Saccharomyces boulardii modulates necrotizing enterocolitis in neonatal mice by regulating the sirtuin 1/NF‑κB pathway and the intestinal microbiota
- Kun Zhang
- Xi Zhang
- Anping Lv
- Sainan Fan
- Jinping Zhang
Affiliations: Department of Pediatrics, Shanghai Jiao Tong University Affiliated Sixth People's Hospital, Shanghai 200233, P.R. China, Department of Obstetrics, Changning Maternity and Infant Health Hospital, Shanghai 200050, P.R. China, Department of Pediatrics, East Campus of Shanghai Jiao Tong University Affiliated Sixth People's Hospital, Shanghai 201306, P.R. China
- Published online on: May 7, 2020 https://doi.org/10.3892/mmr.2020.11138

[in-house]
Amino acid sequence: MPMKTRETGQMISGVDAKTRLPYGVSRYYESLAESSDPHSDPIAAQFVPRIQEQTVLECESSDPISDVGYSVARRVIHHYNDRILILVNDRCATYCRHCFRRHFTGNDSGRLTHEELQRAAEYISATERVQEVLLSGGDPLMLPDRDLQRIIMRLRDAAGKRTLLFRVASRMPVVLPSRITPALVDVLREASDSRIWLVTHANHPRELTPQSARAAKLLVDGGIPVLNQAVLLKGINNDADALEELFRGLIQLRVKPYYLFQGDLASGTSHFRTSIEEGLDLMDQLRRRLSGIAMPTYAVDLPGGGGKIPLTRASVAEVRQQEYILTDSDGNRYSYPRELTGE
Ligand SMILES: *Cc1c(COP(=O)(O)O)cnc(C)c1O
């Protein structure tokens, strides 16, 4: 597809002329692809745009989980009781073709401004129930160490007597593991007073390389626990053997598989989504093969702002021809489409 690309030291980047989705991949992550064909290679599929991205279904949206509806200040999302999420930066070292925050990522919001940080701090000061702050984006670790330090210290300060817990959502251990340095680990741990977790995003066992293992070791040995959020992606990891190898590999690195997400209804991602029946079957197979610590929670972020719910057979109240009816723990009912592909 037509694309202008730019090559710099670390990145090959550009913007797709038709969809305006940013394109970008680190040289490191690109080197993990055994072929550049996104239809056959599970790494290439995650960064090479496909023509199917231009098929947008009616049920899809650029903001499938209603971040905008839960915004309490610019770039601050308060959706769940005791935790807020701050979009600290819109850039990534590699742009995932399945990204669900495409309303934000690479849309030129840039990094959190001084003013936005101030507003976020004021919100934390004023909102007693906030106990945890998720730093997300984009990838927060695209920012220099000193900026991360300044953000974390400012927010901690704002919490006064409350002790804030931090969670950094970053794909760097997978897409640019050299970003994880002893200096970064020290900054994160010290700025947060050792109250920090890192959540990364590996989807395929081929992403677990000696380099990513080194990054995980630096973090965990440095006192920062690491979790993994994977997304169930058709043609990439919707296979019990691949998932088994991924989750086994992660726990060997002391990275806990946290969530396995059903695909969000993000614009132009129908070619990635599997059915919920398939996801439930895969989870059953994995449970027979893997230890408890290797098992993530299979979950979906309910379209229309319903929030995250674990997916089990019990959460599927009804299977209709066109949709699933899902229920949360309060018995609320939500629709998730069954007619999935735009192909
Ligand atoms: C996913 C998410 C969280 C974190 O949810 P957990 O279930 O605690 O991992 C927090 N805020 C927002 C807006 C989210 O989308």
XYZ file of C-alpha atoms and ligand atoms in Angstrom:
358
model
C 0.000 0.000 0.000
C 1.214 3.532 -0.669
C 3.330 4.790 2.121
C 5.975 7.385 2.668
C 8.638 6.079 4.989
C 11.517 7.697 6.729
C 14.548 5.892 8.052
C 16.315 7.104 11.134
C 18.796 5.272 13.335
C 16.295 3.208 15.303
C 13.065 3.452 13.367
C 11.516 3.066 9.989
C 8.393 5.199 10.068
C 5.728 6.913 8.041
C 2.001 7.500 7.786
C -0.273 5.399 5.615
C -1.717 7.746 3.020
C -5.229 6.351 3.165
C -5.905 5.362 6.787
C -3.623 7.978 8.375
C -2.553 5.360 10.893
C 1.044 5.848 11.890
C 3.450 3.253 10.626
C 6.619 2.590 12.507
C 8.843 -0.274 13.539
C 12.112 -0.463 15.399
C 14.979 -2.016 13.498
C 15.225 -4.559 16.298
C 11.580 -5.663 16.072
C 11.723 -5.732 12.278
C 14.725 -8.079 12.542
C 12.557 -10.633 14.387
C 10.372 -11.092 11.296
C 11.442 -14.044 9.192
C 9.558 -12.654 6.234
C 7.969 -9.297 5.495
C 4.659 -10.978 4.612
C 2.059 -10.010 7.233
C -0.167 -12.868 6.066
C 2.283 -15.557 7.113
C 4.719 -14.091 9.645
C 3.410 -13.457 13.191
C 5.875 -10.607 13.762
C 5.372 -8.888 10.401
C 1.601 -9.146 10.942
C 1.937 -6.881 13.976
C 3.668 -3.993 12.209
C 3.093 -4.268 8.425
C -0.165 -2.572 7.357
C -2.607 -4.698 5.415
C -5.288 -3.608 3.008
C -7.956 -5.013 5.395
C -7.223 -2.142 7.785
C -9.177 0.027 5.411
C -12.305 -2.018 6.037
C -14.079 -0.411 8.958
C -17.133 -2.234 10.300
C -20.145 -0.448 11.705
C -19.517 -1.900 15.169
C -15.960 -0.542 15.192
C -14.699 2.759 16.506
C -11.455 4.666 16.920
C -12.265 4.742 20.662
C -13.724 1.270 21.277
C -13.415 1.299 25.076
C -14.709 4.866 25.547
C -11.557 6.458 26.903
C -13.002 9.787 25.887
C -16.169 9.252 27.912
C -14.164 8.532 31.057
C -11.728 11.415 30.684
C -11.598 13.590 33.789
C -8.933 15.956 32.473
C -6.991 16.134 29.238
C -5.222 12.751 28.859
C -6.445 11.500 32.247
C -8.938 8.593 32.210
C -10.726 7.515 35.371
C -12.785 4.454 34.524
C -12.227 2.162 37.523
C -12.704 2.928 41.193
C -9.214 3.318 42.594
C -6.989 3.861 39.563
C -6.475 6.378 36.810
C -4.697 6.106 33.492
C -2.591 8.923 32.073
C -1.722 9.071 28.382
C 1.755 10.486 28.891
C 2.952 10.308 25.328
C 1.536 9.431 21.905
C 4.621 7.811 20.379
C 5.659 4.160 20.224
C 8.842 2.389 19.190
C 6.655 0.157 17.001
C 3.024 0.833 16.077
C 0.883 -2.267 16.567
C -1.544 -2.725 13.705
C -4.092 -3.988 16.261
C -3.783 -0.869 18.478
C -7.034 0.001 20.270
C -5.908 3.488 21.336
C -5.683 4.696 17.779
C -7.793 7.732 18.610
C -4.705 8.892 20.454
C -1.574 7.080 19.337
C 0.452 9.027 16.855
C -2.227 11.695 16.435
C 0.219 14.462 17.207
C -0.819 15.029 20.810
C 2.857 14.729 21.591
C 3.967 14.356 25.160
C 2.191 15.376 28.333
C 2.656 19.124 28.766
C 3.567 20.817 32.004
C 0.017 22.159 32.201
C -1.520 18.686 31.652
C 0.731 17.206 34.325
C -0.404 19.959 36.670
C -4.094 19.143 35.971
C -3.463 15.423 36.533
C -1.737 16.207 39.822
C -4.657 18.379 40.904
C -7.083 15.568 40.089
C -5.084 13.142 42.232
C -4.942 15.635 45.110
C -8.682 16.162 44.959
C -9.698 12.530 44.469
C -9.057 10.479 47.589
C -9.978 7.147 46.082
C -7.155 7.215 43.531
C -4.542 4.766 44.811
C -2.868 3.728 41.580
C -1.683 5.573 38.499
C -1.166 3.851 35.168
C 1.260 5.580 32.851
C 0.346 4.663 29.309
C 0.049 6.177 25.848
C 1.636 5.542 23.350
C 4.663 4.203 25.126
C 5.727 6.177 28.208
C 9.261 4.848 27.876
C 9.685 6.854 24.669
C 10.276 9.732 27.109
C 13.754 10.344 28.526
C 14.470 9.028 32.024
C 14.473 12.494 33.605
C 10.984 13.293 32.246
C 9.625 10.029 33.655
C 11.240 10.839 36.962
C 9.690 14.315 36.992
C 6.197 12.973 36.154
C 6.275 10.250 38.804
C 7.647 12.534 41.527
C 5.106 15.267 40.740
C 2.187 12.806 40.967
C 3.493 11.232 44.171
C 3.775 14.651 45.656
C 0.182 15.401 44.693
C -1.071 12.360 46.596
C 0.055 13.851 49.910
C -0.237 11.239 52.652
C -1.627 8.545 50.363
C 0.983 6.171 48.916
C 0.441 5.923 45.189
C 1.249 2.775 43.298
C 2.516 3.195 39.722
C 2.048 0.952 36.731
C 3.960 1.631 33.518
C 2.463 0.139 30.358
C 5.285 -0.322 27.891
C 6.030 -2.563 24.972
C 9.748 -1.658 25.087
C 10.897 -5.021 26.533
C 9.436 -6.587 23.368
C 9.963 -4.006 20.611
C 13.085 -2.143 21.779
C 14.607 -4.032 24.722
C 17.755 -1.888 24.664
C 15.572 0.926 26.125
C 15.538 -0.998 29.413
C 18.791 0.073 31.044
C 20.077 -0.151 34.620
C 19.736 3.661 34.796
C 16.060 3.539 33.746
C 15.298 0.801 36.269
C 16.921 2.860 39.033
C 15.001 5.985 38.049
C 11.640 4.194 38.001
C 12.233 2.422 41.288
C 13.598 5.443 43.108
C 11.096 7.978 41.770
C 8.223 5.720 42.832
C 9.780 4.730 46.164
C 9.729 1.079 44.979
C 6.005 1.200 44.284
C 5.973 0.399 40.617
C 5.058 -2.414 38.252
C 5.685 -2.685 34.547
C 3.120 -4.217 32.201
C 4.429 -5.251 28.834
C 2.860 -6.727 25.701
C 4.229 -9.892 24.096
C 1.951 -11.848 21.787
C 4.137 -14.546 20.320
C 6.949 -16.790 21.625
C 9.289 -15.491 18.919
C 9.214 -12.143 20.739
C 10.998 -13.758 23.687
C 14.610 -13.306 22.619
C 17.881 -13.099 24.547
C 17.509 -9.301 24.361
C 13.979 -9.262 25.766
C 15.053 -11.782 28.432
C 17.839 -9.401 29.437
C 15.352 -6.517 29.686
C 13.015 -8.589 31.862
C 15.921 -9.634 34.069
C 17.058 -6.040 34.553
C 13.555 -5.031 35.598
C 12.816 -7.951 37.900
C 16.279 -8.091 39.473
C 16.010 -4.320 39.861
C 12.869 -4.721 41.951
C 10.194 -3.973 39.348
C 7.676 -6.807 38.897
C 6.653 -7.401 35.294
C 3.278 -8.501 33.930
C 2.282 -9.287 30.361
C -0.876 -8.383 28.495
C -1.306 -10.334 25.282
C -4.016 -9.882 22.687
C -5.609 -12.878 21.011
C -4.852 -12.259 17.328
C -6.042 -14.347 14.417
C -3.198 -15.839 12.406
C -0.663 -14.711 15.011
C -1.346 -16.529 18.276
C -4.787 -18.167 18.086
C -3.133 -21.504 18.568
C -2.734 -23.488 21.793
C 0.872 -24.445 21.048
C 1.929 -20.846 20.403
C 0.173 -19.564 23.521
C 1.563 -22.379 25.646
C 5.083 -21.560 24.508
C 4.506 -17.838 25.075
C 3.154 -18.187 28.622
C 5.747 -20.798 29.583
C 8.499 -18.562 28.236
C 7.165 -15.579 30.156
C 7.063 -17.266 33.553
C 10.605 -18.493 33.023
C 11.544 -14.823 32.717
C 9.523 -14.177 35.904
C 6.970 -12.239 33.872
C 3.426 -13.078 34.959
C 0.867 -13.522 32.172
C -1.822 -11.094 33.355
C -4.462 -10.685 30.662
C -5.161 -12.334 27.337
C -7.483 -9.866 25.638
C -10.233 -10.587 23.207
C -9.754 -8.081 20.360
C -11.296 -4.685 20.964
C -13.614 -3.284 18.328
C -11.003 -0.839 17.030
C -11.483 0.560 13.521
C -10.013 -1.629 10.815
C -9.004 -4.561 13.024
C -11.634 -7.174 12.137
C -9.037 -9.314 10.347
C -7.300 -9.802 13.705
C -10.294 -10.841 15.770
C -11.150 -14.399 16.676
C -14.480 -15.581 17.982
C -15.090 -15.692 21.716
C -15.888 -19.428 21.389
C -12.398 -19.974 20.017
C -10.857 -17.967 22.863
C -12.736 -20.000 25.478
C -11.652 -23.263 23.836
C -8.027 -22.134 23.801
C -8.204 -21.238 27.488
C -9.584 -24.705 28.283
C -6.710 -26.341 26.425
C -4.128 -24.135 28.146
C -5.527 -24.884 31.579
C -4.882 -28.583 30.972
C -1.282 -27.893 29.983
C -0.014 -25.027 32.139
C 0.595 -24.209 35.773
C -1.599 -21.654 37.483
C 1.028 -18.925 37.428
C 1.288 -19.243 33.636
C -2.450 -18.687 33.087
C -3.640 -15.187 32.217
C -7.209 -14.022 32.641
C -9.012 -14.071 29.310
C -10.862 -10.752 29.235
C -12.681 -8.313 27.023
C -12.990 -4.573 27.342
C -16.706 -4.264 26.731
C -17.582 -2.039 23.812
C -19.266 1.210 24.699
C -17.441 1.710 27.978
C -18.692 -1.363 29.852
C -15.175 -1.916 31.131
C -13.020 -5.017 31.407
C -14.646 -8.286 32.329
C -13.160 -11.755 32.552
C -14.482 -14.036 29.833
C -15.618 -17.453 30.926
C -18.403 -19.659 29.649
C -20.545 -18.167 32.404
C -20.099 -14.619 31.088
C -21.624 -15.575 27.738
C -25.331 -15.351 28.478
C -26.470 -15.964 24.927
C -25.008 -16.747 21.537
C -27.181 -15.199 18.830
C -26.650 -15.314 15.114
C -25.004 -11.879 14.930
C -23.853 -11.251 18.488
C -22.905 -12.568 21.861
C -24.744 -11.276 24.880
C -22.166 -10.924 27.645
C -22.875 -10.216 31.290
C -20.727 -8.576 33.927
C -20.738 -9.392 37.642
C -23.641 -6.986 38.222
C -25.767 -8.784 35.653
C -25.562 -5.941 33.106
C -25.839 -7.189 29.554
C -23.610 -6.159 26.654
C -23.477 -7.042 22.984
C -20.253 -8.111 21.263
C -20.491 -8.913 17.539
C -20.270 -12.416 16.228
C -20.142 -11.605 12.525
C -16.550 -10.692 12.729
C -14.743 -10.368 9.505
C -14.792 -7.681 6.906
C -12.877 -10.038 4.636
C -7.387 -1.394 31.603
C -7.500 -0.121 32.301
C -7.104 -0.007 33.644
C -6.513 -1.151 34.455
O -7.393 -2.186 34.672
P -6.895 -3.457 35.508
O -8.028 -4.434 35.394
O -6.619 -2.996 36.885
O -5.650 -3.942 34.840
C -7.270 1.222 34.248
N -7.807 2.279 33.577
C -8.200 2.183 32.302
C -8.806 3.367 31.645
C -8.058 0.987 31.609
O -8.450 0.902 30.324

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Exaggerated inflammatory response and gut microbial dysbiosis play a crucial role in necrotizing enterocolitis (NEC). The probiotic Saccharomyces boulardii (SB) is a yeast that has a beneficial effect on NEC; however, the association between its protective effects and the regulation of the inflammation‑related sirtuin 1 (SIRT1)/nuclear factor‑κB (NF‑κB) signaling pathway and gut microbiota in NEC is unknown. In the present study, the NEC model was established by artificial feeding and lipopolysaccharide (LPS), hypoxia and hypothermia stimulation. Mice were divided into normal, control (artificial feeding), NEC and NEC + SB groups. Hematoxylin and eosin staining demonstrated that SB improved the pathological damage of the intestine caused by NEC in neonatal mice. Furthermore, downregulation of SIRT1 and upregulation of NF‑κB expression were confirmed by immunofluorescence staining, western blotting and reverse transcription‑quantitative PCR (RT‑qPCR) in NEC mice. SB treatment concurrently inhibited the NEC roles on the SIRT1 and NF‑κB pathway at both the protein and mRNA levels. Deletion of SIRT1 [SIRT1 knockout (KO)] in the intestine abolished all the effects of SB in NEC mice, including protection of pathological damage and inhibition of the SIRT1/NF‑κB pathway activation. The abundance of gut microbial composition, as determined by RT‑qPCR, was significantly decreased in the control group compared with the normal group. A further decrease in microbiota abundance was observed in the NEC group, and SB administration significantly improved the enrichment of gut microbiota in neonatal mice with NEC. As anticipated, the increased abundance of gut microbiota modulated by SB was markedly reduced in SIRT1KO NEC mice. The present study revealed that the protective role of SB on NEC was associated with the SIRT1/NF‑κB pathway and gut microbiota regulation.